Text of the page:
A new study suggests giant waves generated by hurricanes occur more frequently than originally thought. Unlike tsunamis, which start at the ocean floor, these waves are created by a hurricane's winds on the sea surface.
As most ships avoid hurricanes, instruments on the ocean floor that measure water pressure were used to calculate the findings. Scientists at the Naval Research Laboratory at Stennis Space Center in Mississippi used readings from those instruments to calculate the height of waves from trough to crest.
The study is being published today in the journal Science.
According to those instruments, Hurricane Ivan generated 146 large waves off the Mississippi coast last September, including one wave that reached 91 feet. The giant wave did not reach shore.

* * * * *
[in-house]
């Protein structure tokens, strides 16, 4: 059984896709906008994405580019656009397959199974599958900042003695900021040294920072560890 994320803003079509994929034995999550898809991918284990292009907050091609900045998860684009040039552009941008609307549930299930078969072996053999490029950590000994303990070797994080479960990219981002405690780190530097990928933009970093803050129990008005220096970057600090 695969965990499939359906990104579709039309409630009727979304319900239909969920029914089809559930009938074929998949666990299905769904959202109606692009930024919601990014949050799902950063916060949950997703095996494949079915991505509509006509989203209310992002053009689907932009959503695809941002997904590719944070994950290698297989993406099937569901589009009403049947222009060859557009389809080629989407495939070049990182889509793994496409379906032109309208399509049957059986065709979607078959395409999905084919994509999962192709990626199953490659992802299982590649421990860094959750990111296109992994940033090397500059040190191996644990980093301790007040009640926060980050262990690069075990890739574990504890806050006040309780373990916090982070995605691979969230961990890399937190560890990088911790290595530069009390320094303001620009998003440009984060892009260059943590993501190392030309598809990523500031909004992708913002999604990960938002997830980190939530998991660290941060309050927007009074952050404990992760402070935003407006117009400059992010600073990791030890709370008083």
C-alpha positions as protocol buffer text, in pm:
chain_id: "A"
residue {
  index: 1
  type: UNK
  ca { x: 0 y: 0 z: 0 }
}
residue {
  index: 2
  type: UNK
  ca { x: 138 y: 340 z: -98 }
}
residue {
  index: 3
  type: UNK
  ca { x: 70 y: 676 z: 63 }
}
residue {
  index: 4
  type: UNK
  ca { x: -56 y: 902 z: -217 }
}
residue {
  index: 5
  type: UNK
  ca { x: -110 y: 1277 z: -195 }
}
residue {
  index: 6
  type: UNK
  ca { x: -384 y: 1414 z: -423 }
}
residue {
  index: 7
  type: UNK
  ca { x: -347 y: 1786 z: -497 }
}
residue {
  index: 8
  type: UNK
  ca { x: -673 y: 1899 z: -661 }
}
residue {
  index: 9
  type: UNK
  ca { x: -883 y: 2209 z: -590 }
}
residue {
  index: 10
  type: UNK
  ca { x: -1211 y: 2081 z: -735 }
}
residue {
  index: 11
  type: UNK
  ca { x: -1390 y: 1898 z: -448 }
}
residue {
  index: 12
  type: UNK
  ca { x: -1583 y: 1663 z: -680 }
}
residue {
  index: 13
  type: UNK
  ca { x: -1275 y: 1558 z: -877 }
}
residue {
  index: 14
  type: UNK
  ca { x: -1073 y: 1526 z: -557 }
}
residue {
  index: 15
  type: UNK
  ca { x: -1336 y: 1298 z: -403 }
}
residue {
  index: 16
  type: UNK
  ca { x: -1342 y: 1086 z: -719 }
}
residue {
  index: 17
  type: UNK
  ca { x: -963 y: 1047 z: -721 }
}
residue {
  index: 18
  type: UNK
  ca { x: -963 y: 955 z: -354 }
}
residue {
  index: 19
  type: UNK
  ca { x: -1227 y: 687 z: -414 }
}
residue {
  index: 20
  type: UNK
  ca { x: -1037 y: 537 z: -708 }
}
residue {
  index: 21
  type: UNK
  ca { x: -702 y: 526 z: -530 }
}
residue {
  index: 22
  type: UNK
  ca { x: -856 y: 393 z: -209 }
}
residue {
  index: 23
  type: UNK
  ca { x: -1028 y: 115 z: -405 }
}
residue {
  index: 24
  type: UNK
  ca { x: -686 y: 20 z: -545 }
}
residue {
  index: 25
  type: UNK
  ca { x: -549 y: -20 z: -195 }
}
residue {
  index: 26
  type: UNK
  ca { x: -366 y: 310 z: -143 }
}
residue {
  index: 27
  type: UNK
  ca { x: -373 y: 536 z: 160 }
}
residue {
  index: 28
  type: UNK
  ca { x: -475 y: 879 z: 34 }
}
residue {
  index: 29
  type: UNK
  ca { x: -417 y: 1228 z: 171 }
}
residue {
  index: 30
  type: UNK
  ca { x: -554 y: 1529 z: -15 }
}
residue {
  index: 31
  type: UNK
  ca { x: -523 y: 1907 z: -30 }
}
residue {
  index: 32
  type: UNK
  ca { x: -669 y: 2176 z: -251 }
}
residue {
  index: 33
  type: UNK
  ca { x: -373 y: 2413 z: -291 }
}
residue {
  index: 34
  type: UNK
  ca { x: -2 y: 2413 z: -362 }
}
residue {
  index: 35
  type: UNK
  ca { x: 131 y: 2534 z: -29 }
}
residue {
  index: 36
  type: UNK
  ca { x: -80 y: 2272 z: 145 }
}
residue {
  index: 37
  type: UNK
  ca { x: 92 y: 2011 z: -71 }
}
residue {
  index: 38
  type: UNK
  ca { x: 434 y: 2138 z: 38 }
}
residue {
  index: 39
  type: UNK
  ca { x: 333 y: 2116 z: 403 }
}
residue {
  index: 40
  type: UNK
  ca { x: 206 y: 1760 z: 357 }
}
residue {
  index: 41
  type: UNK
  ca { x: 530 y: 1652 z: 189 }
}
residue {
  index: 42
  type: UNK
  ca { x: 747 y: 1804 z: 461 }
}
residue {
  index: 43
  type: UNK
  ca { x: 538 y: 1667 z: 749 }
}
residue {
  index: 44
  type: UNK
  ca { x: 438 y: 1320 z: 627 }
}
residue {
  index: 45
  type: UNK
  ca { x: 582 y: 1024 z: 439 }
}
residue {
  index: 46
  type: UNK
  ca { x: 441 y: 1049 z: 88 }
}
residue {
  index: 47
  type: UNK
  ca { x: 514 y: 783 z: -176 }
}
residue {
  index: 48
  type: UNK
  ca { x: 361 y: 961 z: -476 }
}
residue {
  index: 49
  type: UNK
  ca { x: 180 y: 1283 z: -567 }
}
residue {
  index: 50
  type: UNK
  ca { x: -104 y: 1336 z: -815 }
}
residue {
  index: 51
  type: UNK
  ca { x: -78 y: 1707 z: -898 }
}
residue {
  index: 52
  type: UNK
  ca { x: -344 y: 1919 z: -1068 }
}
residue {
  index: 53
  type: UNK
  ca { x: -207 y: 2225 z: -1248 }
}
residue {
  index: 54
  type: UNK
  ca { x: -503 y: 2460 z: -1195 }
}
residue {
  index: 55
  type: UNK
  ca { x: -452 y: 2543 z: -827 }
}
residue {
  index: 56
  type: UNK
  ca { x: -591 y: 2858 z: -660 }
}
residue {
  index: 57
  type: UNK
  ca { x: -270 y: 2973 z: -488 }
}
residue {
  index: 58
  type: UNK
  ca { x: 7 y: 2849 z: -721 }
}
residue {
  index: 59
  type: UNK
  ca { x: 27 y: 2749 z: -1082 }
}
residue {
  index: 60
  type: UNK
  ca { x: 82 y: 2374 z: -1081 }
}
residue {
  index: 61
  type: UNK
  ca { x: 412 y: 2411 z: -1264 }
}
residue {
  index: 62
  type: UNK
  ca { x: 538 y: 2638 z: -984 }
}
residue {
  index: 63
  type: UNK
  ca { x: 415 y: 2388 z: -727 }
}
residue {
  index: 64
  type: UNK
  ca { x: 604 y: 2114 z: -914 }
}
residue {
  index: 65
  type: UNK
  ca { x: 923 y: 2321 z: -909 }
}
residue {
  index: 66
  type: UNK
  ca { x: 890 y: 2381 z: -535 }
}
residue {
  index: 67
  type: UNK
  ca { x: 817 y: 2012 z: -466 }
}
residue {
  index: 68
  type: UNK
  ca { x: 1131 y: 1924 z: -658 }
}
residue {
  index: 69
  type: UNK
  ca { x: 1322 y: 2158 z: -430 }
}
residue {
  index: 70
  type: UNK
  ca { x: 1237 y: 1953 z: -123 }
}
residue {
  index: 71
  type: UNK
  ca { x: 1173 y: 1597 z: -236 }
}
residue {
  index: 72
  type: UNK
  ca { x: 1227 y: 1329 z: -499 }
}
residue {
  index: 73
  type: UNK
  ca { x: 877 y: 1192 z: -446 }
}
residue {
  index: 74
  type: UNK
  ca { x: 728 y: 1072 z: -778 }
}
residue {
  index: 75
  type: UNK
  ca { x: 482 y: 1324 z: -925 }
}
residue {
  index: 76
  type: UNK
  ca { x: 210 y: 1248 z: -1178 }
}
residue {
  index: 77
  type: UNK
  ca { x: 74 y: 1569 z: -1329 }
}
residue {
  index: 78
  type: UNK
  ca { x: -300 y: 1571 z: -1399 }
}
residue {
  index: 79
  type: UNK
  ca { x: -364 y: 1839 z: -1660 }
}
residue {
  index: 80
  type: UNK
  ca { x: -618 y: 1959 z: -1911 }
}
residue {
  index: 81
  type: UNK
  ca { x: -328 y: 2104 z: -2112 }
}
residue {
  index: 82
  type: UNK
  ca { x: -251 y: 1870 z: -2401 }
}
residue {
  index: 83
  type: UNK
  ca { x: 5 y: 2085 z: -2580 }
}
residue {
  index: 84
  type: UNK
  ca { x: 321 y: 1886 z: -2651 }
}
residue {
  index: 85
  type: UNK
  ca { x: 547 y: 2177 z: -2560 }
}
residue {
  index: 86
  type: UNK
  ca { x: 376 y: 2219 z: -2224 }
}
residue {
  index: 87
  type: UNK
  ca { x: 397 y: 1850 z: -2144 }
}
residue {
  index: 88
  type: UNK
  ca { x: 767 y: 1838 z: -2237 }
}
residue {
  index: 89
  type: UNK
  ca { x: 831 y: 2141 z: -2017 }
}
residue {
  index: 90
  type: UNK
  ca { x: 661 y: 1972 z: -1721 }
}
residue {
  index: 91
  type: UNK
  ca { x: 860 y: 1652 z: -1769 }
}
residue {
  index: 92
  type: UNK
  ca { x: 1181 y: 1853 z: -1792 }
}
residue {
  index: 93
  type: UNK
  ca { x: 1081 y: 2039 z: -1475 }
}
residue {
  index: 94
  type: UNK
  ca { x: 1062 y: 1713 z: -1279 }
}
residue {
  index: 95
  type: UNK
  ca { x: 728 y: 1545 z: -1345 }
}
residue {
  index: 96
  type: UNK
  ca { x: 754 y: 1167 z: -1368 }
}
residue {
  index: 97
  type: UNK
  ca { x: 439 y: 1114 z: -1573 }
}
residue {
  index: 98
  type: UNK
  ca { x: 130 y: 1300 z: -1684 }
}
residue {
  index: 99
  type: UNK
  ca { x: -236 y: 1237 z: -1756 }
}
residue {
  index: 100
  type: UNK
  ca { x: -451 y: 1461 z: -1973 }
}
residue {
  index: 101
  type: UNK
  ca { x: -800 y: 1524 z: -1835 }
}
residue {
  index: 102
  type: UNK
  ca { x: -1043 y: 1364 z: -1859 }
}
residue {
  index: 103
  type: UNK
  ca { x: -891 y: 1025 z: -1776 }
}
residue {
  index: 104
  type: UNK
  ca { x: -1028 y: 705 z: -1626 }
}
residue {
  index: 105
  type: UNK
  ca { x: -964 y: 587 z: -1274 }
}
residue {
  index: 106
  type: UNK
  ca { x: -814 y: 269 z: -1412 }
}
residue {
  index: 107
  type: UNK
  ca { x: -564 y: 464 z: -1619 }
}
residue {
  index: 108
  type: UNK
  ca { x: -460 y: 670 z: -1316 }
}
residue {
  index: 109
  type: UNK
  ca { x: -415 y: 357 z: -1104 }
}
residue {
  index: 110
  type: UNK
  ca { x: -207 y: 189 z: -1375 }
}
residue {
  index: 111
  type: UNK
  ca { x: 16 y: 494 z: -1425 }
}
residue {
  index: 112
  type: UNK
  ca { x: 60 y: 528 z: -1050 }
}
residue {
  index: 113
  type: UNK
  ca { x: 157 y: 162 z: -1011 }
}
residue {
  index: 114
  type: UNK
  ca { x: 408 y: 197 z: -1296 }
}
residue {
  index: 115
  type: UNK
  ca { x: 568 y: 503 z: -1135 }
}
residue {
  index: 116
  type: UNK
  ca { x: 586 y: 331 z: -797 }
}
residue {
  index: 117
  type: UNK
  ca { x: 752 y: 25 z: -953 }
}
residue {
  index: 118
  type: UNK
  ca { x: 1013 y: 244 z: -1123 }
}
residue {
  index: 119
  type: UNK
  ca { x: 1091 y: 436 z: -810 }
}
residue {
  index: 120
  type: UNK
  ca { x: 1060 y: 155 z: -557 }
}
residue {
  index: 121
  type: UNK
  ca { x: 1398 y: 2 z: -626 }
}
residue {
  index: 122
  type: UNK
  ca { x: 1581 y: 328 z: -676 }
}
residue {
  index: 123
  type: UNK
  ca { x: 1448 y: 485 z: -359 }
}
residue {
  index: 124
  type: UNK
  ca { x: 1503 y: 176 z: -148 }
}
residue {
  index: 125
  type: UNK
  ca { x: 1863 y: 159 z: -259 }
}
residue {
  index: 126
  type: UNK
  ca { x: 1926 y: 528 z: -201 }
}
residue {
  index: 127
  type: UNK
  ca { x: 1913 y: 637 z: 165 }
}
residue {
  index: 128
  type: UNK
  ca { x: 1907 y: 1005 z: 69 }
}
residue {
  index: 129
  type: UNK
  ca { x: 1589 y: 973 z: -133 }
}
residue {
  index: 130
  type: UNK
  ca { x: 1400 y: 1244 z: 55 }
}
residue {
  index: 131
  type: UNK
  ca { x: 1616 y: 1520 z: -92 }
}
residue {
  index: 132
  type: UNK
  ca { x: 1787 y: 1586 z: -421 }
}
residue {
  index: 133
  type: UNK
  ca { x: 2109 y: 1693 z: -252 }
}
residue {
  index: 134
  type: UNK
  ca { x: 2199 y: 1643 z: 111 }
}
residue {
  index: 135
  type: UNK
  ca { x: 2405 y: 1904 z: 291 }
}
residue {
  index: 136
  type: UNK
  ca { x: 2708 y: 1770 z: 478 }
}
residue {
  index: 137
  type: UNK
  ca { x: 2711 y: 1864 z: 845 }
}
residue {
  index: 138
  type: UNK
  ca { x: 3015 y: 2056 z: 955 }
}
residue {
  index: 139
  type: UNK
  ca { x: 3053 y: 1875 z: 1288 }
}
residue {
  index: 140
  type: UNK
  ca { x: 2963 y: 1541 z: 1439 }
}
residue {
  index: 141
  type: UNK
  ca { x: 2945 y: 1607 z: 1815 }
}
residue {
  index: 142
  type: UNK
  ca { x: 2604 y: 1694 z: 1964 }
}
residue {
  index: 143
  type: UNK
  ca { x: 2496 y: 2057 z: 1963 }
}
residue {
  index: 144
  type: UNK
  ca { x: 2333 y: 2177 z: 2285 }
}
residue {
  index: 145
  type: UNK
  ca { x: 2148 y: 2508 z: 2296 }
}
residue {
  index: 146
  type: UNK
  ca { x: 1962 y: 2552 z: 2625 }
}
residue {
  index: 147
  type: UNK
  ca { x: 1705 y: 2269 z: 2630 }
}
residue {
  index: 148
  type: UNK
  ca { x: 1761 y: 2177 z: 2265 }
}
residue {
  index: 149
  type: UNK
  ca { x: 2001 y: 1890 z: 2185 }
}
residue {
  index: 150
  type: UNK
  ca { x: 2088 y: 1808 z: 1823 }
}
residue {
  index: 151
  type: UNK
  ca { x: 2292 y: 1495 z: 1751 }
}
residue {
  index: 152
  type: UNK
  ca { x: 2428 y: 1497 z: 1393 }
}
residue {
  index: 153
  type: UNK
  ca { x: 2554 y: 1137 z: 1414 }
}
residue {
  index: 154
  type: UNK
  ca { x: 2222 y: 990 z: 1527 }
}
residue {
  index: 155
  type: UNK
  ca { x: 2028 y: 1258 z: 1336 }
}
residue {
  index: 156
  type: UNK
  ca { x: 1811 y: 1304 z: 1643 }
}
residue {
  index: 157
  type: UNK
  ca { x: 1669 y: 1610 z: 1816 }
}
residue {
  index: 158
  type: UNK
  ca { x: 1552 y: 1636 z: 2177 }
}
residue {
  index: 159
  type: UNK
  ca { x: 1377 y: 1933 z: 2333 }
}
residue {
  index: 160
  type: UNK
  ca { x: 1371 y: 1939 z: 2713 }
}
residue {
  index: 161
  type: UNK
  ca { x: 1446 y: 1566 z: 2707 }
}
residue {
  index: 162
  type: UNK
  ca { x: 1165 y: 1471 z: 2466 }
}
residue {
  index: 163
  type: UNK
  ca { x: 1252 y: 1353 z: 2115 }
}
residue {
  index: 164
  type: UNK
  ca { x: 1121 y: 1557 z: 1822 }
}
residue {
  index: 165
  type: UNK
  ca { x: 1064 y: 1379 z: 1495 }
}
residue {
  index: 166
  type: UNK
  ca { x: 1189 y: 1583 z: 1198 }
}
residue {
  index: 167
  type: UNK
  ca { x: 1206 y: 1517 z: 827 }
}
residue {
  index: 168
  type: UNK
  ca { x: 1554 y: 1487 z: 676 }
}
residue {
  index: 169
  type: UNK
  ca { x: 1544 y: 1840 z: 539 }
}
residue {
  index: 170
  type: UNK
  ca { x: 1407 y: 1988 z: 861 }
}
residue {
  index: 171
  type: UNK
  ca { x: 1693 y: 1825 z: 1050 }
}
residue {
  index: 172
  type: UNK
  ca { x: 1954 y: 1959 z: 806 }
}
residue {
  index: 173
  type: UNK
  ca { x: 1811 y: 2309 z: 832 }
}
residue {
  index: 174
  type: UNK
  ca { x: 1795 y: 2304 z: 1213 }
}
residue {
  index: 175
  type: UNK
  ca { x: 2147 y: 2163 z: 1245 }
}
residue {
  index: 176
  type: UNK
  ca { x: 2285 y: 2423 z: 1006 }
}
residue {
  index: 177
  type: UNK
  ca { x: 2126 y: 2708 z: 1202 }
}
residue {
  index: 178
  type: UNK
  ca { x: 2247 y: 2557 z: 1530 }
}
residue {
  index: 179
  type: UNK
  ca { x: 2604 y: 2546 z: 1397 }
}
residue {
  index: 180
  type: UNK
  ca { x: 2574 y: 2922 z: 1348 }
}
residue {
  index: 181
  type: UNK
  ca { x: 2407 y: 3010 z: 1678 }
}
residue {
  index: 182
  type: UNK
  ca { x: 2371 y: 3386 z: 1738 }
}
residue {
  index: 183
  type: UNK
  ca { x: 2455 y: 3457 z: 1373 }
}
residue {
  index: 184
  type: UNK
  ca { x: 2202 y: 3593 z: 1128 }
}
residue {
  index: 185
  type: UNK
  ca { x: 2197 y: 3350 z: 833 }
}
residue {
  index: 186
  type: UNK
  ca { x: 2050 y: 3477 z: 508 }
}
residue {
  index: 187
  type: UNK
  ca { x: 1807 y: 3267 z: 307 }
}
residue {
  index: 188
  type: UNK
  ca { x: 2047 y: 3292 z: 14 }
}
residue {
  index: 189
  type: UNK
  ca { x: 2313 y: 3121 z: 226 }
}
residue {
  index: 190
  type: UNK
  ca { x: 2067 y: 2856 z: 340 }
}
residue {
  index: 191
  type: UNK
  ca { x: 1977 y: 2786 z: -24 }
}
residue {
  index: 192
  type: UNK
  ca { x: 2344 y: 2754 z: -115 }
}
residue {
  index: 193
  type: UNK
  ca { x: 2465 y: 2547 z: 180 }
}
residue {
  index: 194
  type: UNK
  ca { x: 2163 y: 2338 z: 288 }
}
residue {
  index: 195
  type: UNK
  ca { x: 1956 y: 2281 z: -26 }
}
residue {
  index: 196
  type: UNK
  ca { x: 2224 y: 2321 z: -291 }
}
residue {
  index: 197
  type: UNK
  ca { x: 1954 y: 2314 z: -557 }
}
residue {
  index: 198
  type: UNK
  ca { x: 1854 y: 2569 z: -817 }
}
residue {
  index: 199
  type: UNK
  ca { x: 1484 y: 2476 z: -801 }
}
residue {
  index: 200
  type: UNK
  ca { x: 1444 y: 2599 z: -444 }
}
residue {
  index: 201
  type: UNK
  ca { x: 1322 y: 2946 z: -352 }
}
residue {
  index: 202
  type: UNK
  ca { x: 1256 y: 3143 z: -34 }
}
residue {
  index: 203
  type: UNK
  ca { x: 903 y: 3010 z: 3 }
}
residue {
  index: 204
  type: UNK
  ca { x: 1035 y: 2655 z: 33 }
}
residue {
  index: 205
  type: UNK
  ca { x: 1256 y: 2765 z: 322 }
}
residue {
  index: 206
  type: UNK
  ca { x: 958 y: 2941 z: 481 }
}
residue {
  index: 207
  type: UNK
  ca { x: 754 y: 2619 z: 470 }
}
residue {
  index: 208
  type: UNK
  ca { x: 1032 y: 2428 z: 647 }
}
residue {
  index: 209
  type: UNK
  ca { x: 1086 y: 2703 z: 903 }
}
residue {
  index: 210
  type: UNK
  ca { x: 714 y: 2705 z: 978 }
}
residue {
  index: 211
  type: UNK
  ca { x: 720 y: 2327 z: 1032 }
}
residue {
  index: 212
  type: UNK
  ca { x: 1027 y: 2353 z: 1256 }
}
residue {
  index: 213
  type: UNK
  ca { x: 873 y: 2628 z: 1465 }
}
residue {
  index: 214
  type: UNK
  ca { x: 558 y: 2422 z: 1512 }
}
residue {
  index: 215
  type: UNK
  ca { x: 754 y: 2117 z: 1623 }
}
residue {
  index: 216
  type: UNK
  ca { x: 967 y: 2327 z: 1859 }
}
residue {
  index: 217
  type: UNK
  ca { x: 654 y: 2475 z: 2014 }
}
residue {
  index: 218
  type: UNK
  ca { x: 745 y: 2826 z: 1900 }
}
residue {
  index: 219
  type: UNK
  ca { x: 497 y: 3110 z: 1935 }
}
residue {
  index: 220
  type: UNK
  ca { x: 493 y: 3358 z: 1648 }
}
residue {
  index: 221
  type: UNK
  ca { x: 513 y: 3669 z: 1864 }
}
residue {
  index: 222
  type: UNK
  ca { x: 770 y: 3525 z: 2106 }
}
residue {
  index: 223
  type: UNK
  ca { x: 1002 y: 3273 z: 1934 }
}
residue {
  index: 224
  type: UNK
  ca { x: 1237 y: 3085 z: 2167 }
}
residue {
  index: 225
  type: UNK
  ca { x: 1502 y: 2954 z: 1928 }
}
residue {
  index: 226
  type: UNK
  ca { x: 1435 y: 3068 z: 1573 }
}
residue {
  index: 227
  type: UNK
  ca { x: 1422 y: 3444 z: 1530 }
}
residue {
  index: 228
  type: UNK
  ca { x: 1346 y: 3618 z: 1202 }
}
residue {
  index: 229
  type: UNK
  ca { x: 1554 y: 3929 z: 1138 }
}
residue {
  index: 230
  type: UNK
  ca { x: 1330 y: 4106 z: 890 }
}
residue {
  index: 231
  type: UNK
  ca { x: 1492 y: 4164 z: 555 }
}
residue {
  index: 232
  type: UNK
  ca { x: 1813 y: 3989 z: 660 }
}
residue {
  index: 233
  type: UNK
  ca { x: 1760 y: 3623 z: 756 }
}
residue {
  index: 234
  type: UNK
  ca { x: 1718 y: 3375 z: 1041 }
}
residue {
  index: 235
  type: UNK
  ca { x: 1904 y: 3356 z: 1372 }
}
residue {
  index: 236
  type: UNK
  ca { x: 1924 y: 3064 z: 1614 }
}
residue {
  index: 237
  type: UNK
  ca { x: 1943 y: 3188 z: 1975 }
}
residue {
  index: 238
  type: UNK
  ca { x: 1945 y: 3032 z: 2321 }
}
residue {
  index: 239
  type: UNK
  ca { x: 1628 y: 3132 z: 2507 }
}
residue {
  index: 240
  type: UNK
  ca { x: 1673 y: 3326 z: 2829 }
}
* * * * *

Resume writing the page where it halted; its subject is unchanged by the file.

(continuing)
Scientists at the National Oceanic and Atmospheric Administration use buoys at sea to calculate wave heights. An ocean wave expert at the NOAA's Climate Prediction Center says a wave such as the giant one measured during Ivan is within expected limits.
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